I want you to grow up knowing there’s so much more to life then our own comfort and happiness. I want you to experience the world, the suffering, the pain and the joy like I’ve been blessed to do. I want you to know what’s out there beyond the realm of our sheltered little lives. I want your minds to be so full that you’re uncomfortable with meaningless conversations of your peers.
I want you to know all this but most importantly that you’re loved beyond human reasoning, no matter where you are or what you do.
I’ll always love you.
4 thoughts on “For my boys”
I absolutely respect and admire you. I thank God that there are mothers in this world like you, and one day I hope to be one alongside you.
Peace be with you during this time in your life.
Reminds me of words from my mother. There is no one who has taught me more of life’s truths.
Interesting, just last week C.S. Lewis was quoted to me, “If you look for truth, you may find comfort in the end; if you look for comfort you will not get either comfort or truth only soft soap and wishful thinking to begin, and in the end, despair.”
There has always been is this unexplainable pull to the whole rest of the world, deep within my gut, that I have felt long before my first international trip. I have just moved back to Texas from overseas, and you have perfectly described my feelings I’m experiencing that I have struggled to nail down myself. “I want your minds to be so full that you’re uncomfortable with meaningless conversations of your peers.” I am so uncomfortable that I don’t feel connected with things here that used to matter me, and I’ve fallen out with a couple old friends because it either a) feels like we’re speaking different languages or b) I won’t put up with the meaningless bs I did before.
When I think about my conversations with people in Australia, I’m sure a great deal were meaningless… it was only after I traveled through southeast Asia that I found Aussies so relate-able and well traveled – open minded & appreciative. So now I am trying to find a way to go back and work overseas, complicated task that it is. And I find myself terrified of the unknown… because there was once a time in college where living/working abroad was my biggest dream, and I forgot about it and only remembered 6 years later. When I finally followed my dream, I had all the guilt associated with leaving a steady job in a bad economy to do something selfish… no one ever seemed to think that about me in Oz. I’m sorry I’ve taken over your comment section, I can just relate to the things you’ve felt yourself that you want for your boys.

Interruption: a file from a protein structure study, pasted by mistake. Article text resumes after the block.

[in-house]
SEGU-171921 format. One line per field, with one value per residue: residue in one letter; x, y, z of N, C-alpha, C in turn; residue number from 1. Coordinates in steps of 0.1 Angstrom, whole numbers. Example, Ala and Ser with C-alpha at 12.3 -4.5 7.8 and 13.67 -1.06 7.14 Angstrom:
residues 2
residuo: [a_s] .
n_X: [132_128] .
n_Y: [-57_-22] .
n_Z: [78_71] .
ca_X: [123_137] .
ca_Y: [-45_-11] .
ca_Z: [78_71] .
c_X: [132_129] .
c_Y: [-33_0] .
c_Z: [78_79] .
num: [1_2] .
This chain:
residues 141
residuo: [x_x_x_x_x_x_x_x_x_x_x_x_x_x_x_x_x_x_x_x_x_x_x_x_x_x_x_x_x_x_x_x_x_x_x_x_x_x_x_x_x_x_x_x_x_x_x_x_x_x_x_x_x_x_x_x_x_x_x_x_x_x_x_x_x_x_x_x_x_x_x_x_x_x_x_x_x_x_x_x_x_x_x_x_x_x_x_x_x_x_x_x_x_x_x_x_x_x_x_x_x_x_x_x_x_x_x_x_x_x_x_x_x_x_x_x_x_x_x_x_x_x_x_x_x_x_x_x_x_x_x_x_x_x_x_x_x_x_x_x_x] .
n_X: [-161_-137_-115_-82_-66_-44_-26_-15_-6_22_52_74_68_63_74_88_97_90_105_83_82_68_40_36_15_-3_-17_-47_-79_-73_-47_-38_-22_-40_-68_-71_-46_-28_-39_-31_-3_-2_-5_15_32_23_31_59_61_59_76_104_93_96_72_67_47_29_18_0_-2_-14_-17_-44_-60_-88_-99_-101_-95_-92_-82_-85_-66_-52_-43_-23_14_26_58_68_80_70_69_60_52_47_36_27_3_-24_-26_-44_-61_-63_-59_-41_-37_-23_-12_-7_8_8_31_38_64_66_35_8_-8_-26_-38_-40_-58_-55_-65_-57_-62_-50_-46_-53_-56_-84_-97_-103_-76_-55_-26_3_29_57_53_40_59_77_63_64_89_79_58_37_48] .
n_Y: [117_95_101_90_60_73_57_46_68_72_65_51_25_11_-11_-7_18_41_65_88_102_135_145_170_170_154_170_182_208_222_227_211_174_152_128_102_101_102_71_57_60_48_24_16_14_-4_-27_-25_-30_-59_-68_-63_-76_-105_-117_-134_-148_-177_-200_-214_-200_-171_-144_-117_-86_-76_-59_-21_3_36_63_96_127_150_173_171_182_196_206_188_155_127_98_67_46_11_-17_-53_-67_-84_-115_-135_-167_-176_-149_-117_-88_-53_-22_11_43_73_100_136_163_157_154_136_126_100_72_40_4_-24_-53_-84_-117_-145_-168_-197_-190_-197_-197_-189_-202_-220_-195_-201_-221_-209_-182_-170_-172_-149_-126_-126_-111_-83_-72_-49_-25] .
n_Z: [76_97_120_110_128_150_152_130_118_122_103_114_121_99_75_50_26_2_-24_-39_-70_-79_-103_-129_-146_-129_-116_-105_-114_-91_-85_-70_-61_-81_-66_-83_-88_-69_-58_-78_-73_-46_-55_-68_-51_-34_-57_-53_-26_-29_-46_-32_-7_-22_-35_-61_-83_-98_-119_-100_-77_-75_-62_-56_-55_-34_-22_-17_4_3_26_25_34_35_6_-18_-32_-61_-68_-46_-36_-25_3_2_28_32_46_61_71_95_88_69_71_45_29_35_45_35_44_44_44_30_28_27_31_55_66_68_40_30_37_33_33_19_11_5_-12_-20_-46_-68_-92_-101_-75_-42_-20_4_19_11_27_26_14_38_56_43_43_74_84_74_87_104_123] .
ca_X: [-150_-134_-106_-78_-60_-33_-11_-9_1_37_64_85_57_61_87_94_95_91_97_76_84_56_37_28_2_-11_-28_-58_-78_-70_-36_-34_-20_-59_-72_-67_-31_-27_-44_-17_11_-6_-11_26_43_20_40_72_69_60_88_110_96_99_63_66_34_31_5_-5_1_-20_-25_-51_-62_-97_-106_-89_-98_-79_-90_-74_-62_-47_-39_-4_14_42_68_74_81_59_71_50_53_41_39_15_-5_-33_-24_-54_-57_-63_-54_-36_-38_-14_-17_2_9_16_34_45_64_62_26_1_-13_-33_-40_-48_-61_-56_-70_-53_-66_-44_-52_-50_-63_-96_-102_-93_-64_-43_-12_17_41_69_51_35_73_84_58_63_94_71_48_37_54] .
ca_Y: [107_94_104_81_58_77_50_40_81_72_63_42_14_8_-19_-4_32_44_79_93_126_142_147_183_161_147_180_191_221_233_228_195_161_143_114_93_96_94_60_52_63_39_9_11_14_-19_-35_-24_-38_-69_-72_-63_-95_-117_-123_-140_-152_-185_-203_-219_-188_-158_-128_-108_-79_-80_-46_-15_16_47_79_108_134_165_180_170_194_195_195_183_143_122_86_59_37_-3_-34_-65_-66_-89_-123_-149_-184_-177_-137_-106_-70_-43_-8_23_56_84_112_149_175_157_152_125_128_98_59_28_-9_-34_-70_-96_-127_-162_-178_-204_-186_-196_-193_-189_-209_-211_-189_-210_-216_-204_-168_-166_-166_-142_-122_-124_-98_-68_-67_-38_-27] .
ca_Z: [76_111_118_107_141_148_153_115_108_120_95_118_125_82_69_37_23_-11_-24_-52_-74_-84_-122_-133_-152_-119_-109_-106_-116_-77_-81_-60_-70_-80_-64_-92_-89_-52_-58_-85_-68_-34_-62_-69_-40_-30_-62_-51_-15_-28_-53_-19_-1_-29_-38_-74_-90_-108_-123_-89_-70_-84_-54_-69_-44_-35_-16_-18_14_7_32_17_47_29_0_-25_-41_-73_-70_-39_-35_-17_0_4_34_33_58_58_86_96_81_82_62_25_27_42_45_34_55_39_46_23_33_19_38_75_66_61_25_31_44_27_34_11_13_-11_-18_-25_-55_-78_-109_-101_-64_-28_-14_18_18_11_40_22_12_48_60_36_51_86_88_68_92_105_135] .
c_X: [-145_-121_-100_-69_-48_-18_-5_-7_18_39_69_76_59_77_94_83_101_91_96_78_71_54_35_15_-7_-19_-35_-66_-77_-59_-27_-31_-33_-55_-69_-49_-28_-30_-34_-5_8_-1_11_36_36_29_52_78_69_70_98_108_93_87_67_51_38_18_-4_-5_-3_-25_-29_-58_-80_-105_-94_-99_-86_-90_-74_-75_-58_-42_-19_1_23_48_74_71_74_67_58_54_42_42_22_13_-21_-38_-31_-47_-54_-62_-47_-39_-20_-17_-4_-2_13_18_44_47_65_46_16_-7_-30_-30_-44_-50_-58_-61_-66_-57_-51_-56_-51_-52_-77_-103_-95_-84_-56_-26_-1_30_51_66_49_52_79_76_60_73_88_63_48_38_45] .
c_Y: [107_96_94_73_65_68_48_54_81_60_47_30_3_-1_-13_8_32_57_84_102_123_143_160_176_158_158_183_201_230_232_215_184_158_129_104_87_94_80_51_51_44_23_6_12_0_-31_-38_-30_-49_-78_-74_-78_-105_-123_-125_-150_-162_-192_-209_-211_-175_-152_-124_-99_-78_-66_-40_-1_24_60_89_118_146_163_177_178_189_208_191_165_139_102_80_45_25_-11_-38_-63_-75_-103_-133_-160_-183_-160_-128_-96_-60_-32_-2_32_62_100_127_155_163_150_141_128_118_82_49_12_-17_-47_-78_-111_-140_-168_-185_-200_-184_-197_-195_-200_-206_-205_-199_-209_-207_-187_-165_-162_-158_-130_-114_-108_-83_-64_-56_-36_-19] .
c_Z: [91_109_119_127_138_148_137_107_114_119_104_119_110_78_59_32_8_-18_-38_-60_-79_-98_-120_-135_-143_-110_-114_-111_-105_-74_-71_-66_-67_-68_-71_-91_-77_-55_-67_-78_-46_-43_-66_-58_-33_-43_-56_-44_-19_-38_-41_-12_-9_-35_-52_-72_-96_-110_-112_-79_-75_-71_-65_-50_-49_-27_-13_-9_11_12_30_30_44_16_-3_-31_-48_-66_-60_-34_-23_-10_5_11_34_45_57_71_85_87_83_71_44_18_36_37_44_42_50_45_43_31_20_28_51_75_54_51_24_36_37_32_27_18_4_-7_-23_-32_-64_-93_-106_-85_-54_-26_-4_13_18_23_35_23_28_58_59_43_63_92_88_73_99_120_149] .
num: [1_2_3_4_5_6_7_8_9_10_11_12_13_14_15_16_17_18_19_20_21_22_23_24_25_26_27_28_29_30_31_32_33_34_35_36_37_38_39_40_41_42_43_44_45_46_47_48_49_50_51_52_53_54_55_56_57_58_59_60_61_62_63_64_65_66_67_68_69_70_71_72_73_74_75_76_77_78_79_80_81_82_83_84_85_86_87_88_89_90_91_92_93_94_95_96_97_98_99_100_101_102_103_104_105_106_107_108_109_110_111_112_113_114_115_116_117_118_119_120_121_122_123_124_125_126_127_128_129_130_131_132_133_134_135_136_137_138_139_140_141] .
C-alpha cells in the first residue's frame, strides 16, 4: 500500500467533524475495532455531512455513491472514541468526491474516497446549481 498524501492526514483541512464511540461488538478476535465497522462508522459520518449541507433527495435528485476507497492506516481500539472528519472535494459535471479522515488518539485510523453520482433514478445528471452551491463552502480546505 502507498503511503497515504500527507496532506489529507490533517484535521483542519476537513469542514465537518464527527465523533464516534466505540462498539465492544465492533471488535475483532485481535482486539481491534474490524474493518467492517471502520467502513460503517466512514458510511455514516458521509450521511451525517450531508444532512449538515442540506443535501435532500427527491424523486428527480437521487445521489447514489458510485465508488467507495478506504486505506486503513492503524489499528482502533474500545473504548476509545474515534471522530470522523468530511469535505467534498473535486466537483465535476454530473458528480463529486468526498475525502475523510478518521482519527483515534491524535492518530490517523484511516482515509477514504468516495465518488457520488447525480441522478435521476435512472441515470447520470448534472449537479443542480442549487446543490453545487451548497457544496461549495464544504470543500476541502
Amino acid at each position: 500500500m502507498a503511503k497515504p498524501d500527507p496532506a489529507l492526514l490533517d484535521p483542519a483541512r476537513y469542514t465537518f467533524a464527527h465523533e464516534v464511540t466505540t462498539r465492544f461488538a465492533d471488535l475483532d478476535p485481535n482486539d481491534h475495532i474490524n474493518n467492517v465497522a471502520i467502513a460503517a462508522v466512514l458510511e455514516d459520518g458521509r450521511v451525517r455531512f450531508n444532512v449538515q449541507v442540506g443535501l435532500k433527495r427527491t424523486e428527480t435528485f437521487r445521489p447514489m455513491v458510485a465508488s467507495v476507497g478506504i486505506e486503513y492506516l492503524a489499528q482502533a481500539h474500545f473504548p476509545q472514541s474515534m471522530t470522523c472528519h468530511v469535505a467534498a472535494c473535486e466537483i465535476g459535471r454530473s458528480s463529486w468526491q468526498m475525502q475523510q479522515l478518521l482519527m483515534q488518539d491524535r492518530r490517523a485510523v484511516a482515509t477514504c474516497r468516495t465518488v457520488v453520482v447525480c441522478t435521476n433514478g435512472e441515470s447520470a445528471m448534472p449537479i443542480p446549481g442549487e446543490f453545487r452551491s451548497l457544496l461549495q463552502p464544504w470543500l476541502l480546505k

At 25 years old and single… you can imagine my shock at the first time my ovaries started screaming this past year on my travels. And I feel silly thinking about how I want to raise my “future” children, but it is not that different to the things you want for your boys. And (besides the fact that I am over American men) I also think marrying an international would one day provide a life that I consider ideal – family all over the world, reasons schedule to travel, and children that grow up not intimidated by a flight longer than 5 hours!
Love this. Ruined for the ordinary 🙂 Keep on my dear! xx -B